And so the first part of a simpler, less world-shattering is at hand, and while I could say I enjoyed it, there was definitely a feeling of longing. Not so much for the next chapter, but for perhaps a more sensitive portrayal of the story, something less rushed, less..well business-driven. This time around, it seems that a certain spirit simply isn't there. Much like a certain urgency is not apparent in the source material, neither is the drive behind the scenes to push matters full throttle once again. An Unexpected Journey turned out rather as expected, and for that I guess it should be worth asking; Should they have bothered? Sure. Do I recommend this alongside the previous trilogy? Optional.
Sunday, December 2, 2012
Fathered by a murdered Nobel Prize winning robot scientist, rides and fights alongside sweet transforming karate-wielding robot (who is also his brother), and wears sporty amounts of denim in the name of justice. What's not to love? J-cult nasty boy, Noboru Iguchi takes his Sushi Typhoon cred into the retro stratosphere with the shamelessly goofball Karate Robo Zaborgar, a big movie rendition of the classic 1974 tokusatsu TV series that pitts the hot-blooded special agent Yutaka Daimon (early on, played by Yasuhisa Furuhara) against the monster armies of the evil Sigma, an organization led by the bloodthirsty Doctor Akunomiya, and his cadre of cyborg megalomaniacs. Iguchi eschews a greater amount of his usual tendencies toward jiggle and intense gore to present what is more a cross between loving tribute, and almost bittersweet parody.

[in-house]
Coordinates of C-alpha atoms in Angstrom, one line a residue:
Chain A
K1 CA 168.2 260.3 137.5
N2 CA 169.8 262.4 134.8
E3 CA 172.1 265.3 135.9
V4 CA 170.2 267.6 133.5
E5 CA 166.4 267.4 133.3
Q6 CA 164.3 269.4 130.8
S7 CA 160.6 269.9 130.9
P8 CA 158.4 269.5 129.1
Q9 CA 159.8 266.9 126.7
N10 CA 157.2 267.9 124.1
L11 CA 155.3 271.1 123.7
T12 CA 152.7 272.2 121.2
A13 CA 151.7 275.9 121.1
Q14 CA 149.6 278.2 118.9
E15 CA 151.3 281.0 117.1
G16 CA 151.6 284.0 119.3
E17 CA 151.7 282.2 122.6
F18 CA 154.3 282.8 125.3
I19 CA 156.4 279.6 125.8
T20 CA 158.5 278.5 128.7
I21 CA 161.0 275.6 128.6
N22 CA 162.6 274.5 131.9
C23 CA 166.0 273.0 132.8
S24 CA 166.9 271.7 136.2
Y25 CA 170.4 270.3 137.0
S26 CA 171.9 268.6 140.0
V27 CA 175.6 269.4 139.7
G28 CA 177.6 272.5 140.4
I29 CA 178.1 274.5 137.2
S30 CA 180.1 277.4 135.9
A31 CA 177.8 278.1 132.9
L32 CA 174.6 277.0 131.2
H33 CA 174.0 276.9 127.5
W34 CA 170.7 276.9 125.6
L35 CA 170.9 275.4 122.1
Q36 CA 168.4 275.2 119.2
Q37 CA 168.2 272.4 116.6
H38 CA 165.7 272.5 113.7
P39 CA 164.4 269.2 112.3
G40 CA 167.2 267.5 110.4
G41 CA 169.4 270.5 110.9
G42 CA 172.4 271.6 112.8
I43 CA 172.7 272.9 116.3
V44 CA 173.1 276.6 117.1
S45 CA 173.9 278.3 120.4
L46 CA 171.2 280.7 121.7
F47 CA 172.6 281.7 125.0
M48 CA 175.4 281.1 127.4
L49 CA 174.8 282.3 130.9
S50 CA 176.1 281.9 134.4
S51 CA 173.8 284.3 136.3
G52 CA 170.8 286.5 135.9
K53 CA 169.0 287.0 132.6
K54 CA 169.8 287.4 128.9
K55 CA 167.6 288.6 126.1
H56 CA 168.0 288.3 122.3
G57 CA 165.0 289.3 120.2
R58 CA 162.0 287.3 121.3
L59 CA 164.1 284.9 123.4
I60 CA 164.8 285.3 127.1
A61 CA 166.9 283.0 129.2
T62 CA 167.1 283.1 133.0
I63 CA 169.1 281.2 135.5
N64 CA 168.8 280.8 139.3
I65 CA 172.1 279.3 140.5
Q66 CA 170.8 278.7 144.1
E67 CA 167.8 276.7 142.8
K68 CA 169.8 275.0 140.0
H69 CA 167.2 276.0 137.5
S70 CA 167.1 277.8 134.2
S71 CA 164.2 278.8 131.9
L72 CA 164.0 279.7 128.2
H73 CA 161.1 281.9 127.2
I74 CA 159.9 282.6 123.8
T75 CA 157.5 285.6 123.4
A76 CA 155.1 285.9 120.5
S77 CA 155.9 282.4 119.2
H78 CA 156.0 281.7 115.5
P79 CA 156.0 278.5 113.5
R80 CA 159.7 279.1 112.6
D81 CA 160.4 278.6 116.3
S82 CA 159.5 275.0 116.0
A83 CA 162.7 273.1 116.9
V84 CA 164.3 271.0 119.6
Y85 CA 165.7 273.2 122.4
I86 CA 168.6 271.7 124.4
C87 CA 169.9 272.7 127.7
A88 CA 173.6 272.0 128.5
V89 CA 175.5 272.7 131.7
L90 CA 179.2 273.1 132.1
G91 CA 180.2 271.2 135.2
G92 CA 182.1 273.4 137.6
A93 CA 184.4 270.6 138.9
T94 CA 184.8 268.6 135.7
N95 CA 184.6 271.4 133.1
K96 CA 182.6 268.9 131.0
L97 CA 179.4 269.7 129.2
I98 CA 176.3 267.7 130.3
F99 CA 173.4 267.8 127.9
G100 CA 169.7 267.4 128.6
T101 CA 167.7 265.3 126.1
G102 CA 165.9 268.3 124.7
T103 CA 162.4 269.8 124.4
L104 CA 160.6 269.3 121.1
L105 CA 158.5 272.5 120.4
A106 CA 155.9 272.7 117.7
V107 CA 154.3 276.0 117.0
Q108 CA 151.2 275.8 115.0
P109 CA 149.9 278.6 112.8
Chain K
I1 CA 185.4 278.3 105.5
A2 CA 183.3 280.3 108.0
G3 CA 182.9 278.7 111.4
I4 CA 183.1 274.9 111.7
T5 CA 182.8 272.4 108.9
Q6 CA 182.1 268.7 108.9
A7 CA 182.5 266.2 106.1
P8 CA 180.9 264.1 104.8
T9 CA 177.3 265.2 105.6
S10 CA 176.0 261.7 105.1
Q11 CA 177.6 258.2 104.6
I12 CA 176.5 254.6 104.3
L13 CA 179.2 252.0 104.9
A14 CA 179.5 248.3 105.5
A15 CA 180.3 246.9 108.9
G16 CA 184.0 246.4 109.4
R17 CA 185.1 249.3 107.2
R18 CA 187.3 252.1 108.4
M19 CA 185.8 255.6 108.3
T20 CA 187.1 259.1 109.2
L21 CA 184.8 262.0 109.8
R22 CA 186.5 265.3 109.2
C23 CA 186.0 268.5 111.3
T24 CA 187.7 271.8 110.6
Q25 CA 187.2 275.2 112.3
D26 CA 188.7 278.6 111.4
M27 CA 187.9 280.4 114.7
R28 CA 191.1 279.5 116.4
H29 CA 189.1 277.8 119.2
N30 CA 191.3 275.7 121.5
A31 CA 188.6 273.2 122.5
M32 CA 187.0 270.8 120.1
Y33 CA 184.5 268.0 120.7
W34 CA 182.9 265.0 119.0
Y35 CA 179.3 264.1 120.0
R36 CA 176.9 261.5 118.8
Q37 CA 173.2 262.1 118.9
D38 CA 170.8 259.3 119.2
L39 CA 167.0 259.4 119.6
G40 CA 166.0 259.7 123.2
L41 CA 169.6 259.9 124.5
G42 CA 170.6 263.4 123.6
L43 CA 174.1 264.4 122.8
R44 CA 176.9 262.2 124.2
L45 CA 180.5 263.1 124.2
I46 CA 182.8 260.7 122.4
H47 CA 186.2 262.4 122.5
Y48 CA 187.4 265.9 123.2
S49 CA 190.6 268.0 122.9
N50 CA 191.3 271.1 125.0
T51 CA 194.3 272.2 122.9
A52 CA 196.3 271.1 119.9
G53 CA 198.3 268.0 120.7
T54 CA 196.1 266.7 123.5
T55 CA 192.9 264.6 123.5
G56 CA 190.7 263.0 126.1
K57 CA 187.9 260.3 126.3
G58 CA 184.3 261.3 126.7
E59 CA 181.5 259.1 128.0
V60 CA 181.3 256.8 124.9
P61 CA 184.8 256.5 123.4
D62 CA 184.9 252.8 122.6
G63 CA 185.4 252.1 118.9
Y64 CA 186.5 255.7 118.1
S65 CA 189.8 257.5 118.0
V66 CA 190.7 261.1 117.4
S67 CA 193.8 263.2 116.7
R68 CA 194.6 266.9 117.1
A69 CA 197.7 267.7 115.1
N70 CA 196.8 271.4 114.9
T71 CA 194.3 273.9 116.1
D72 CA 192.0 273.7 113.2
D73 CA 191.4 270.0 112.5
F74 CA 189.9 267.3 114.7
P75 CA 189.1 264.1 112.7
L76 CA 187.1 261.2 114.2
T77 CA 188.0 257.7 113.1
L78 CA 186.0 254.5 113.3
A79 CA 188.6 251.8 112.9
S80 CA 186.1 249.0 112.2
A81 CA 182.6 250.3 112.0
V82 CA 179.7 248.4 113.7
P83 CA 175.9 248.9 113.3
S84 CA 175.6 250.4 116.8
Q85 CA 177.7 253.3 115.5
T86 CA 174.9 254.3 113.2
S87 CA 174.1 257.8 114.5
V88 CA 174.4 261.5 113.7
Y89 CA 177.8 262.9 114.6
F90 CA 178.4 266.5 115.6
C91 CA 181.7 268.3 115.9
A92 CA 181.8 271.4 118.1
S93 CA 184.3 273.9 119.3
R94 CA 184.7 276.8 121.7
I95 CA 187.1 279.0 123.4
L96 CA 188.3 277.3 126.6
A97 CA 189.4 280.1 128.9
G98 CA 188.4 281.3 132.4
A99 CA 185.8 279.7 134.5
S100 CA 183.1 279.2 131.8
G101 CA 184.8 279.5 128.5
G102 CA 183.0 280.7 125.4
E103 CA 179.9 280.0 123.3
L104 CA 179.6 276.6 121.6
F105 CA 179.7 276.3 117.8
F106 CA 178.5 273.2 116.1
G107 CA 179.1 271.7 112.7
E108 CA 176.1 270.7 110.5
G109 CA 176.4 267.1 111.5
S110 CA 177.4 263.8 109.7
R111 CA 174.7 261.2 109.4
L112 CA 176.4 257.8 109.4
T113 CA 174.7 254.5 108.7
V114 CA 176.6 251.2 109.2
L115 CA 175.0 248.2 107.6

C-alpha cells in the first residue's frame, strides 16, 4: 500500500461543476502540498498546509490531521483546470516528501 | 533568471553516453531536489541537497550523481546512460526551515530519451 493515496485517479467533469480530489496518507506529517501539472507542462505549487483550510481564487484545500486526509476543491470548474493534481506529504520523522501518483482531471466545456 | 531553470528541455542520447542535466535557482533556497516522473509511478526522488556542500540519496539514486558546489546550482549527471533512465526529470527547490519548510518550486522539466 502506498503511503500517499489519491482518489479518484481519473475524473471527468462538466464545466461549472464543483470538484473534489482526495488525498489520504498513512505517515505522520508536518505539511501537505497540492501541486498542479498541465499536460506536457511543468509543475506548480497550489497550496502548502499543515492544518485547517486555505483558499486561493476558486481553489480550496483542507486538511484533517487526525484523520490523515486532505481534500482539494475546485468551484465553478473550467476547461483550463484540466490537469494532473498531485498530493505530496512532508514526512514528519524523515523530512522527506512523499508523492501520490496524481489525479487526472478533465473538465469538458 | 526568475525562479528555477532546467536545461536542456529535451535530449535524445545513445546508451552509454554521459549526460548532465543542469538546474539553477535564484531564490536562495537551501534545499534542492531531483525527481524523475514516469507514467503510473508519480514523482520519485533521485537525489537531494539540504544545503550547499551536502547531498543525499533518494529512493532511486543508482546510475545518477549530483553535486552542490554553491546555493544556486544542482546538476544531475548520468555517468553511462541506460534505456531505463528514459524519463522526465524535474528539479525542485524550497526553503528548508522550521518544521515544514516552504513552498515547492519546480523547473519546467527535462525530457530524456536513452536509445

From the opening moments, we are introduced to a trio of dutiful Tokyo detectives sent to the Diet building to protect government officials targeted for abduction by Sigma, who's plans require their essence for an undisclosed plan. Led by sub-boss, the alluring, yet frowned upon at home, Miss Borg(Mami Yamasaki), Sigma's plans are quickly foiled by the appearance of the Flying Dragon Tri-Stage Kicking Daimon and Zaborgar, to the delight of the cops, and not so much by the clearly corrupt up and comer, Wakasugi. Easily the passionate youth with a grudge to bear, Daimon is approached by the police in their need for assistance in protecting the establishment, but with concern for the helmeted hero's instability. Matters become even more complicated when love unexpectedly comes into the picture, changing fortunes across the board. It isn't long before allegiances are questioned, revelations pile up, and we are witness to some of the most delightfully bizarre sights ever displayed for a genre famous for being patently wacky.